A Wee Blether; Healthy Conversations and Making Every Contact Count.

A wee blether, a chit- chat, a catch up, a quick word. From the Forth Bridge to Fort William, conversations happen all the time. But what makes a good Conversation?

In everyday life it’s not always something we have to think about. If we get stuck we can always have a blether about the weather.

This week, in NHS Fife, the Nutrition and Dietetic department are supporting the British Dietetic Association’s Dietitians Week. Today the theme is, “Healthy conversations and making every contact count”


In Scotland the Health Promoting Health Service (HPHS) concept is that ‘every healthcare contact is a health improvement opportunity’. HPHS is a settings-based health promotion approach which aims to support the development of a health promoting culture and embed effective health improvement practice within NHS Scotland http://www.knowledge.scot.nhs.uk/home/portals-and-topics/health-improvement/hphs.aspx

The underlying principles of this approach are equity, participation, empowerment and sustainability.

As health professionals, Dietitians are experts in communication. A good conversation is key if we want to successfully translate the science of nutrition into practical advice. Only then can we help support individualised diet and lifestyle changes.

A healthy conversation can be defined as:

‘healthy conversation takes place opportunistically between at least two people, and involves an individual being encouraged to consider their lifestyle and health with a view to identifying small but important changes.’

(PHE and RSPH, 2015)

In NHS Fife there are approx 65 clinical members of staff within the Nutrition and Dietetic department. We are a relatively small fish in the big pond of the approximately 8850 staff that make up NHS Fife’s workforce.  However in a typical day the department initiates literally hundreds of healthy conversations. These may be in the more traditional settings such as a one to one outpatient clinic or on a hospital ward but you’ll also find these conversations happening at education group, in peoples’ homes or using more innovative e-health tools such as social media and Lync. As British Telecom said many years ago, it’s good to talk.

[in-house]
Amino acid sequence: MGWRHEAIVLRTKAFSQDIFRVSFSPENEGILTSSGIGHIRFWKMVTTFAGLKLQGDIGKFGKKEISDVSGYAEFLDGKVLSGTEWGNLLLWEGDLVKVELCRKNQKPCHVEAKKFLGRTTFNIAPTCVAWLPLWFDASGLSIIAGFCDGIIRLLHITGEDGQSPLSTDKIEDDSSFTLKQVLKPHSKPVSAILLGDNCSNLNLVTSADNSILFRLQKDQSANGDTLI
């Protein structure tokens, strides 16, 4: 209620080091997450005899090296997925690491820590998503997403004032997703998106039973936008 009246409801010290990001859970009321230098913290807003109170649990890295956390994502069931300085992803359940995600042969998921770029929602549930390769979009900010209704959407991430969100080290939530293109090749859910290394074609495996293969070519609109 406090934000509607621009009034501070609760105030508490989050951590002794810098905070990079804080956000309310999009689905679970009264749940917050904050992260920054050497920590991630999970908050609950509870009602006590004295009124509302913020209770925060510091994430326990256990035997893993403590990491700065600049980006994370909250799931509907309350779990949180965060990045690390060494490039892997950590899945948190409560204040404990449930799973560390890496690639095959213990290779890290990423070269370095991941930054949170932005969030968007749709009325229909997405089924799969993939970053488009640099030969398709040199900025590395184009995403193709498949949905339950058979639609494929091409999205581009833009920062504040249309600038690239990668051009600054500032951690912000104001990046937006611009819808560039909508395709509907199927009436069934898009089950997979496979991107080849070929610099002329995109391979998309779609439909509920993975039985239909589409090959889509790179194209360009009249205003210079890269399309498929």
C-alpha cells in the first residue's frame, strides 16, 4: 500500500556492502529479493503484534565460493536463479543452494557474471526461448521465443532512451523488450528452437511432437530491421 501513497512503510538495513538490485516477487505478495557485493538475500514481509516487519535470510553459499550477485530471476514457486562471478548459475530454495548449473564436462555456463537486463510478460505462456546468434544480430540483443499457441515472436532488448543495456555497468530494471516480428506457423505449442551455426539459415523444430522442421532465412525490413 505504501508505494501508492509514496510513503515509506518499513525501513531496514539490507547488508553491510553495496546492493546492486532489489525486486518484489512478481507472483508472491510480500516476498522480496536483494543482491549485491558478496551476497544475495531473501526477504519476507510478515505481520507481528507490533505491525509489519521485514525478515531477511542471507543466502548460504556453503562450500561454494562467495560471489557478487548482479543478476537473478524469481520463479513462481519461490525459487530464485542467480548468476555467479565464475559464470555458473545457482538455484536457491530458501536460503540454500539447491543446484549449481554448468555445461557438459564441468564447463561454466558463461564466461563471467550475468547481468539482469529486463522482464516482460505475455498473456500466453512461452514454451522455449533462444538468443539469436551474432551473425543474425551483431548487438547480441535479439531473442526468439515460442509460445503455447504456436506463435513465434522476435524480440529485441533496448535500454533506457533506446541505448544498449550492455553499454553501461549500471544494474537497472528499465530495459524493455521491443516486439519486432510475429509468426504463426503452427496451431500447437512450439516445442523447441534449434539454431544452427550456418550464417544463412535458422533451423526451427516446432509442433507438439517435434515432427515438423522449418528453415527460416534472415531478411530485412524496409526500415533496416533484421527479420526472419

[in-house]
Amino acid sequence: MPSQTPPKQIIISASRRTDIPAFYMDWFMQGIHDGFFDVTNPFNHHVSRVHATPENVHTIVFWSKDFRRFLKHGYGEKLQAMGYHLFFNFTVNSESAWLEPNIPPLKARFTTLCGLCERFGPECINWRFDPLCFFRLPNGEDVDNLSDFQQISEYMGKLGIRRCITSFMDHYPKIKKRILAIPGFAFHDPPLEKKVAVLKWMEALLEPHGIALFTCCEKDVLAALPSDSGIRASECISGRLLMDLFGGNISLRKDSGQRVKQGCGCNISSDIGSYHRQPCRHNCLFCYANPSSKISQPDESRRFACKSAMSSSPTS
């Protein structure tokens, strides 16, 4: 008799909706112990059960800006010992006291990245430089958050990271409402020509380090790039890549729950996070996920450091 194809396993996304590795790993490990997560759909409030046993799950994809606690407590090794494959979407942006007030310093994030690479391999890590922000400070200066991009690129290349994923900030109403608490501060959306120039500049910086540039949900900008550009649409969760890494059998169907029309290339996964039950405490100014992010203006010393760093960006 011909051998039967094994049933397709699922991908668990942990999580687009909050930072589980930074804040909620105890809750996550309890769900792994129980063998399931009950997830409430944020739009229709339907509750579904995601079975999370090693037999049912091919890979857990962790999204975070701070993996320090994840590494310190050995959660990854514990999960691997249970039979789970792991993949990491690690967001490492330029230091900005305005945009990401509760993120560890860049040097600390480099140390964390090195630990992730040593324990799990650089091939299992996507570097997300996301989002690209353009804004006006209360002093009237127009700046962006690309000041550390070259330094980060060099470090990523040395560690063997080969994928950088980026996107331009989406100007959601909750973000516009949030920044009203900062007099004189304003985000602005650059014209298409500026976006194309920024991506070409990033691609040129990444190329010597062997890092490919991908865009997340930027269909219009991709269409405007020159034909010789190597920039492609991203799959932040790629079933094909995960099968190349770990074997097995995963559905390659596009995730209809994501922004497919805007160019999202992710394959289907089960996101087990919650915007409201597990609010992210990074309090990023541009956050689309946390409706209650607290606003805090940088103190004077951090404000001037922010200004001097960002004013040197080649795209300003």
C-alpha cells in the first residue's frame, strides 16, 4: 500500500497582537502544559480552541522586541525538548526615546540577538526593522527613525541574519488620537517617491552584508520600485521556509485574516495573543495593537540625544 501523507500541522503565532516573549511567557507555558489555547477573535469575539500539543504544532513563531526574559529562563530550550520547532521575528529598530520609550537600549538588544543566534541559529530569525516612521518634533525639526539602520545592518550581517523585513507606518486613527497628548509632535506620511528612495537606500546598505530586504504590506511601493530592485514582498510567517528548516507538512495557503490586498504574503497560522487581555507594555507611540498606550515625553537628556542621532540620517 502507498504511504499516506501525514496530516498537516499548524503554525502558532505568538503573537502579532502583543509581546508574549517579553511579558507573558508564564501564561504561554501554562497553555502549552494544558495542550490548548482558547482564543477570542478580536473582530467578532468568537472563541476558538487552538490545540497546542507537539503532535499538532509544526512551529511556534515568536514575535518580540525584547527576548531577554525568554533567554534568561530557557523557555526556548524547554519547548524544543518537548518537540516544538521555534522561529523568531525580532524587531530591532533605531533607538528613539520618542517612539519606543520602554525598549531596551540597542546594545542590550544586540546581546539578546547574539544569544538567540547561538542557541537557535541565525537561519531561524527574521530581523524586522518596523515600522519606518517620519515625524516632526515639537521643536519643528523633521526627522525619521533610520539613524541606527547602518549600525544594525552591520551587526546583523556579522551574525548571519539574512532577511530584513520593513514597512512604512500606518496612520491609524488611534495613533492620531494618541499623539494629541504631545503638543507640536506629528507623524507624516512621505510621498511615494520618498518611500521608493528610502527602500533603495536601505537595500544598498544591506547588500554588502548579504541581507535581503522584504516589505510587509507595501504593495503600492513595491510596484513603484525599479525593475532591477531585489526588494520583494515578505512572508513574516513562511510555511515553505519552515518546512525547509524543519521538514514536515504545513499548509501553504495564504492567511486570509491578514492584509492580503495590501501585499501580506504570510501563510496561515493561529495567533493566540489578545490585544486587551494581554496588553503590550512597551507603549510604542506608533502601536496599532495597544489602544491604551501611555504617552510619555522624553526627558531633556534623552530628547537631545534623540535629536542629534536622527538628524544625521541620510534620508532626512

Healthy conversations between patients and clinicians have several elements to them:


In NHS Fife, as a department, we have produced several resources to support brief interventions. One such example is the brief intervention tool for weight management.


This tool enables non Dietetic health and social care staff to feel confident to raise the issue of weight and have a healthy conversation.  A brief intervention is often a ‘5 minute chat’.

For example a patient may have popped along to see the practice nurse to have their bloods taken. Whilst the nurse is doing this they mention they feel they’ve really put on weight, ‘piled on the pounds since Christmas’.  This can be the cue, the hook, for the health professional to raise the issue of a healthy weight. Equally the health professional may notice from the healthcare records the patient’s weight has changed significantly. Having a brief intervention tool helps staff feel more confident to raise the issue of weight. They can be confident they are providing evidence based advice and signposting to trusted information. This tool does not replace the Dietitian but is designed to fit into a 5 minute ‘chat’.

This year’s overall theme for Dietitians week is Dietitians Do Prevention. All four nations of the UK have identified improving prevention and public health as key to the ongoing sustainability of health services.

Like the nurse having a healthy conversation about weight, whilst taking the patients bloods, Dietitians don’t always just discuss diet and nutrition. When Dietitians do prevention, they discuss related issues that impact on health like exercise, smoking and social factors.

In Fife the Dietitians are fortunate to have strong links with the council and 3rd sector organisations. We have a range of options from Fife Sports and Leisure, Fife Council and groups such as the Ramblers Association to discuss and signpost to around exercise.

WalksDietitians in Fife have all been trained to use advanced motivational interviewing techniques to assess motivation. They can then appropriately signpost to programmes such as Active Options 2 or Bums Off Seats programme and not forgetting options such as the stunning Coastal path that sits on our doorsteps.

Scotland’s 2020 vision talks about having a healthcare system where there is a focus on prevention, anticipation and supported self-management. Healthy conversations are one part of building the healthcare system discussed and making every healthcare contact is a health improvement opportunity.

So don’t wait; next time don’t just talk about the weather, use the tools below to improve and gain confidence in healthy conversations and like Dietitians, you too can ‘do prevention’.


screen-shot-2016-10-10-at-18-16-23Written by: Joanna Teece, Dietitian, NHS Fife.



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